I rarely pay attention to–much less share–Sponsored videos I see on my Facebook newsfeed. But I recently did. It’s this touching Ariel commercial:
Watch the viral video that has been featured by CNN and has been applauded by global gender-equality icon, Sheryl Sandberg, COO of Facebook. The video is about men who #ShareTheLoad through helping their wives do household chores – doing the laundry, for example.
I couldn’t relate because I grew up seeing my father wash our clothes with my mom on weekends after a long work week in the city when we don’t have a maid. Sometimes, he would even be absent from work when curtains and beddings were scheduled to be washed and the weekend is not enough.
On top of that, Dad finds joy in cooking for us. Our standards when it comes to inihaw na bangus and inihaw na pusit are pretty high, because Dad’s ihaw skills are legendary. A few hours before dinner, he would personally go to the market to ensure he gets the best fish and the biggest and freshest pusit. Then he would very slowly broil these seafood outdoors. While guarding our inihaw, I remember sitting on his lap while he points out constellations in the dark sky. But it doesn’t end there: he would go up to personally chopping our pusit, flaking our bangus, and putting them on our plates. All we have to do is sit and eat. (Although until I was 11 years old, I remember that my best meals where when I ate from Dad’s bare hands). It takes hours before we eat, but the waiting is always well worth the wait: tasty, just-right, tender broiled fish and pusit all the time.
When he brings us to the airport to send us off to our maternal grandparents’s for summer vacation, he would always wear dark shades because he always cries. As in hagulhol, that Mom would chide him and say, “Uuwi rin naman!” Hehe.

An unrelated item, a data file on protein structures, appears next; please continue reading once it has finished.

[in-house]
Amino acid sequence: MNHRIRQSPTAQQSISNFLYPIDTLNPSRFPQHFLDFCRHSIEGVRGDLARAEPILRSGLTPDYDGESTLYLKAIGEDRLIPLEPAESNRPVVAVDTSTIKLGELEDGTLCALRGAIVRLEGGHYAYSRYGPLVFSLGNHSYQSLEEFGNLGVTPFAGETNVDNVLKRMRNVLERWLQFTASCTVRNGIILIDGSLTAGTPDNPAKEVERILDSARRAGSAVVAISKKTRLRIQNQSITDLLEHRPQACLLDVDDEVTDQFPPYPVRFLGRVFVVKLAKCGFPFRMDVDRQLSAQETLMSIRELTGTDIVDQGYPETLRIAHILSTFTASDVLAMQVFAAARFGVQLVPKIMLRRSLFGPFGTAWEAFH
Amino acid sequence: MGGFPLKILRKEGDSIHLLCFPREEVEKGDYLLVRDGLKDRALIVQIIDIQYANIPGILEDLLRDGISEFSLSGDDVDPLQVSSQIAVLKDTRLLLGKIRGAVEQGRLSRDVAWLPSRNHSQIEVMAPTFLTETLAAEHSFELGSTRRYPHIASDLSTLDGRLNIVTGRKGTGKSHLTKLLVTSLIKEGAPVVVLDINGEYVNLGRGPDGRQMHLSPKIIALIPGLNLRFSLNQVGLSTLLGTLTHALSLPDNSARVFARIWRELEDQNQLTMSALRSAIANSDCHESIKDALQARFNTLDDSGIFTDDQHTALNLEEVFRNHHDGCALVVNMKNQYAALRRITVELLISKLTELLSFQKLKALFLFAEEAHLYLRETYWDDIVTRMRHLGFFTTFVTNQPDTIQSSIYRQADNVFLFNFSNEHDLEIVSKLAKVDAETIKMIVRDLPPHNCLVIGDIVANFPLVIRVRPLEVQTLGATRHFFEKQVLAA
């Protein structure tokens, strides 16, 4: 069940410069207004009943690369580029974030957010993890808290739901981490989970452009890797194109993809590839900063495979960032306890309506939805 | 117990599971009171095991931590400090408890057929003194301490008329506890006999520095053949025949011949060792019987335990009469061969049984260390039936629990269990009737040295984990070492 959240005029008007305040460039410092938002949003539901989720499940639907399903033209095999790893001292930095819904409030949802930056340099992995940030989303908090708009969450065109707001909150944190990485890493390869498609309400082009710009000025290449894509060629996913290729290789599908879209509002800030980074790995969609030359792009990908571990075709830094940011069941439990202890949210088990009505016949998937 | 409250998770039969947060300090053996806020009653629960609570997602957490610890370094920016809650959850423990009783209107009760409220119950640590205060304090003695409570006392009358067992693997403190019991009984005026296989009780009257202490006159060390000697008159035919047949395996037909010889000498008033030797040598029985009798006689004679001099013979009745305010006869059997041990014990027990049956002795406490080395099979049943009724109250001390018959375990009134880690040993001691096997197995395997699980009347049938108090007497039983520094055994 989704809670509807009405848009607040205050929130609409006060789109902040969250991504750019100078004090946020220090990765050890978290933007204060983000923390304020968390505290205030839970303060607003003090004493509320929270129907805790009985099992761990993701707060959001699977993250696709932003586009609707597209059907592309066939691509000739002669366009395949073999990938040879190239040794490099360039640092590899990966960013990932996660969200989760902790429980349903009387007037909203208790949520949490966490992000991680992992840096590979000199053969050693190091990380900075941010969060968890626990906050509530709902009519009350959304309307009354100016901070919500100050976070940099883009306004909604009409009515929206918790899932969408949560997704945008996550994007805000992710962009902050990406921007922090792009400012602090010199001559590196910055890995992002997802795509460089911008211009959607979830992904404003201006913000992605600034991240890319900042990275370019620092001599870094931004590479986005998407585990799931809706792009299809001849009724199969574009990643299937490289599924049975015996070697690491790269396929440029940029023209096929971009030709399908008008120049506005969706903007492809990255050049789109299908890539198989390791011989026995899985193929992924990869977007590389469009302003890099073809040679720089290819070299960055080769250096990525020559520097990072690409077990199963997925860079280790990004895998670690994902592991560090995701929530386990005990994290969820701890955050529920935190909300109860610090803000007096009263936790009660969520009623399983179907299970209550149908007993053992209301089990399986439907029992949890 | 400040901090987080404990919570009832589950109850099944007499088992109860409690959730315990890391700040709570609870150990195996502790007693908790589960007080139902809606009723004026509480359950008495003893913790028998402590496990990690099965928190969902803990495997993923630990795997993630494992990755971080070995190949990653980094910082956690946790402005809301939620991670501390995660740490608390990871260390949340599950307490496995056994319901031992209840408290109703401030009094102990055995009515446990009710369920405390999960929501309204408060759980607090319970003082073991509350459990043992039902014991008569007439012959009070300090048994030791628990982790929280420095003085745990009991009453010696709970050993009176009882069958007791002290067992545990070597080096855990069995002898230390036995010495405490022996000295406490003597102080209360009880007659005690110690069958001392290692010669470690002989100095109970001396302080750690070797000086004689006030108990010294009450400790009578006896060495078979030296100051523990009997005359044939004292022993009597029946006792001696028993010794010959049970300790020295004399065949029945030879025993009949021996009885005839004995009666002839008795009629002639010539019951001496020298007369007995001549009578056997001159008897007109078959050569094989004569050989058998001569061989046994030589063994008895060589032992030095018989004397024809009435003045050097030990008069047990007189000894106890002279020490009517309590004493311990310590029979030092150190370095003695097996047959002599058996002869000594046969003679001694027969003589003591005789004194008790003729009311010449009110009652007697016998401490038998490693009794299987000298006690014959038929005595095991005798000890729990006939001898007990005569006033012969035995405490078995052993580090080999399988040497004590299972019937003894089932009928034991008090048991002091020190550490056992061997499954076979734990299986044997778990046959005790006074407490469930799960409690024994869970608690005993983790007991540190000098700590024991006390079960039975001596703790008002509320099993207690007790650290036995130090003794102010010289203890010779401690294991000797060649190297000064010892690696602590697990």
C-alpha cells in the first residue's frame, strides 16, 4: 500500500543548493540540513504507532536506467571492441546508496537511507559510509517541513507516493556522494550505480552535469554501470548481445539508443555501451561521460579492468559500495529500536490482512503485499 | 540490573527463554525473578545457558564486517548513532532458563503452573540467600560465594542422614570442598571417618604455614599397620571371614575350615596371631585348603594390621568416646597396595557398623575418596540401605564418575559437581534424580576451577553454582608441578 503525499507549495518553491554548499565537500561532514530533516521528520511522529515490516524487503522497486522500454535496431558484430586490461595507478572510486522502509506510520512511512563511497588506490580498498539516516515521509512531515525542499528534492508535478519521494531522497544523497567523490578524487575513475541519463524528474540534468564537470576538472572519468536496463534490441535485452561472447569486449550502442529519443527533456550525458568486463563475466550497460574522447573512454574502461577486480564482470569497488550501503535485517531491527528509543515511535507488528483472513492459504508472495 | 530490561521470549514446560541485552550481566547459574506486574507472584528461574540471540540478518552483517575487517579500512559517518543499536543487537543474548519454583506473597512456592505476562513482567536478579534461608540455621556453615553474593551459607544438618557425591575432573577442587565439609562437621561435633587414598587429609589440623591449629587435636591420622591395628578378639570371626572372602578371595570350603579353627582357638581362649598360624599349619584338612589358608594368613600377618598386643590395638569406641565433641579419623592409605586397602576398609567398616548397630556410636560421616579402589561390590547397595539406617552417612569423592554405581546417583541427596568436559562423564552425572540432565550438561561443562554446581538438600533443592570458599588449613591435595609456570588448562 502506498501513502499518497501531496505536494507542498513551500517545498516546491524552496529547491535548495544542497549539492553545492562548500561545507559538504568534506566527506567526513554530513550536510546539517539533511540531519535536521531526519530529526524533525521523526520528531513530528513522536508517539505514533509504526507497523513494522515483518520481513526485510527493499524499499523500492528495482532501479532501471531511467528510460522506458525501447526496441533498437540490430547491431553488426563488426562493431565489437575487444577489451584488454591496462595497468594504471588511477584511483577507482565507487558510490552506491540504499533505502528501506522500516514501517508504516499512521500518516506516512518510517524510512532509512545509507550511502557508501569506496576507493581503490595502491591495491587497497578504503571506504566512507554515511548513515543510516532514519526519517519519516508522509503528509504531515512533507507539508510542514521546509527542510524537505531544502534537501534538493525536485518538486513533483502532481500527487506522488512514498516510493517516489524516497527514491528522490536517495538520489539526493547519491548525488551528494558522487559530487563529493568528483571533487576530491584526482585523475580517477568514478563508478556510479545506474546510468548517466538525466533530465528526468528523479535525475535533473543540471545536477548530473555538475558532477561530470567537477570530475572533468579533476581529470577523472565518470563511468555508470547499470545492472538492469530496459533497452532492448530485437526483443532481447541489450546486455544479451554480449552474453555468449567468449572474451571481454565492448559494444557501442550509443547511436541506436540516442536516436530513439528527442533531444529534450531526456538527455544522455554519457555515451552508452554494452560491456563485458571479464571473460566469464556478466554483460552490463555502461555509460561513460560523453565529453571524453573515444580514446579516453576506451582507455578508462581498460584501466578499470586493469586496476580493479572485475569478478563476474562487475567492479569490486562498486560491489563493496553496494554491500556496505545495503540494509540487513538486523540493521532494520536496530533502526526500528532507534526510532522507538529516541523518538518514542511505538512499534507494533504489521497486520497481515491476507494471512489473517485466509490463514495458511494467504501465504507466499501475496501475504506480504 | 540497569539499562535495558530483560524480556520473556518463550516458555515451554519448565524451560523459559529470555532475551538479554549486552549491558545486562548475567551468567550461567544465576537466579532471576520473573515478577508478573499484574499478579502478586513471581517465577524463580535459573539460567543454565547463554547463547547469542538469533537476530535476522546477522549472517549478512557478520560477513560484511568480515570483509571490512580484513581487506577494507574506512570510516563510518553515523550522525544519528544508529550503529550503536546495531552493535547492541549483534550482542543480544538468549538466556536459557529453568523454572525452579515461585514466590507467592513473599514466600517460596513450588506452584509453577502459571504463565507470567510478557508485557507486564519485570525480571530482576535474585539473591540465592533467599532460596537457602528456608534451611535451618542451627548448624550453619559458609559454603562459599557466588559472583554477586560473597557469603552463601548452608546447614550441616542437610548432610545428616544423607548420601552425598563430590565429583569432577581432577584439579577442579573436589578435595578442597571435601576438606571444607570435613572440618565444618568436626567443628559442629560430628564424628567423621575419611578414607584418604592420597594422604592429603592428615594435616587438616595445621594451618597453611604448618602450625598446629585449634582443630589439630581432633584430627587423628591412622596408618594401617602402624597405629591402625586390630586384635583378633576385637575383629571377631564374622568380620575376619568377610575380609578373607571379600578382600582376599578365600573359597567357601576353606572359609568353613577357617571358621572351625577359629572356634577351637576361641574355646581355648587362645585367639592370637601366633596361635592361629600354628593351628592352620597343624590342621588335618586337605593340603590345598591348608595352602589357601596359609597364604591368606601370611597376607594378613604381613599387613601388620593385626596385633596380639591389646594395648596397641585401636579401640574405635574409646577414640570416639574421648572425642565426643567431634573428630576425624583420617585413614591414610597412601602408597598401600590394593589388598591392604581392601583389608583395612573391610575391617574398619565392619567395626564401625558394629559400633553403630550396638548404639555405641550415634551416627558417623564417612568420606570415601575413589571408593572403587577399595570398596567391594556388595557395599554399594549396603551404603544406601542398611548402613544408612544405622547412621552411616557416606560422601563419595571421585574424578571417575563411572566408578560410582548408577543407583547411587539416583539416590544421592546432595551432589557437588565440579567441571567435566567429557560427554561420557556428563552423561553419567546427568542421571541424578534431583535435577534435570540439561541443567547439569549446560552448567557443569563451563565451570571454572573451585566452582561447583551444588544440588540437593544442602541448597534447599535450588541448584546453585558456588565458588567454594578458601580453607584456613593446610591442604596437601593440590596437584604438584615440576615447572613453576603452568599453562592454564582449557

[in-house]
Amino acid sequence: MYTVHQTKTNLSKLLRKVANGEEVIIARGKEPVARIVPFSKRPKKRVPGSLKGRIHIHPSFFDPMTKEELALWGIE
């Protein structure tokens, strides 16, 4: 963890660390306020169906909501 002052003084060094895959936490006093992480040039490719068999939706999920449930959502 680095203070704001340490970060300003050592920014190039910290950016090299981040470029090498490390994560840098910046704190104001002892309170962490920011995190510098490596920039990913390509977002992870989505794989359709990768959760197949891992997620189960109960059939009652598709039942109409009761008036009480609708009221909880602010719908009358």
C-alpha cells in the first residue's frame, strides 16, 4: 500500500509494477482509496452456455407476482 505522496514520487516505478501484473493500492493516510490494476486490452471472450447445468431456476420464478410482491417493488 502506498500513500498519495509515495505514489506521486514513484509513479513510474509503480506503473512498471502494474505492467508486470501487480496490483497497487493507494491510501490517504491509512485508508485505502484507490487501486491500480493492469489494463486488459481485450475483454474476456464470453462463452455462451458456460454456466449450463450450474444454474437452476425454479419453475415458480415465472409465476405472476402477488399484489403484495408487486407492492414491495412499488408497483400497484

And although careerwise my Mom is more successful, Mom always expresses that despite their differences, Dad is the wind beneath her wings. Dad is never insecure about Mom’s career success, and allows her to shine. He’s not one to demand that she be home early to do this or that. For Dad, Mom’s success is also his success.
By my portrayal of my Dad, one would think he’s effeminate. But NO. Hahaha, NO! His mere baritone voice would intimidate anyone. His features would rival any Pinoy contravida’s. I don’t think anyone has ever thought he could be anything less than a man.
My Dad is not perfect, and we have hurt each other m’s feelings several times. There are some things about him I still fervently pray he would change. And though his barrio-tic and kuripot ways used to embarrass me (hehe), I realize that my childhood wouldn’t have been that fun or exciting if I had the corporate, sa-opisina-lang-ako-magtatrabaho Dad I have always wanted. This Ariel commercial (bless the person behind it!) made me appreciate the kind of man Dad is.
And most importantly, I wouldn’t have been the woman I am if I had a different Dad.
Because of how Dad treated Mom, it had always been inculcated in my mind that a husband and wife must share the load in everything. That a real man is not conscious of what society delineates what a certain gender must do. A real man is more conscious of how his strength could lighten the load of and bring joy to his loved ones.
So because of Dad, the man I married not only works hard to provide our material needs. He also works hard to babysit our son just so I could sleep more, attend to my kaartehan, or just so he could spoil me.
Because my Dad is a real man, I married a real man. And my son will grow up to be a real man.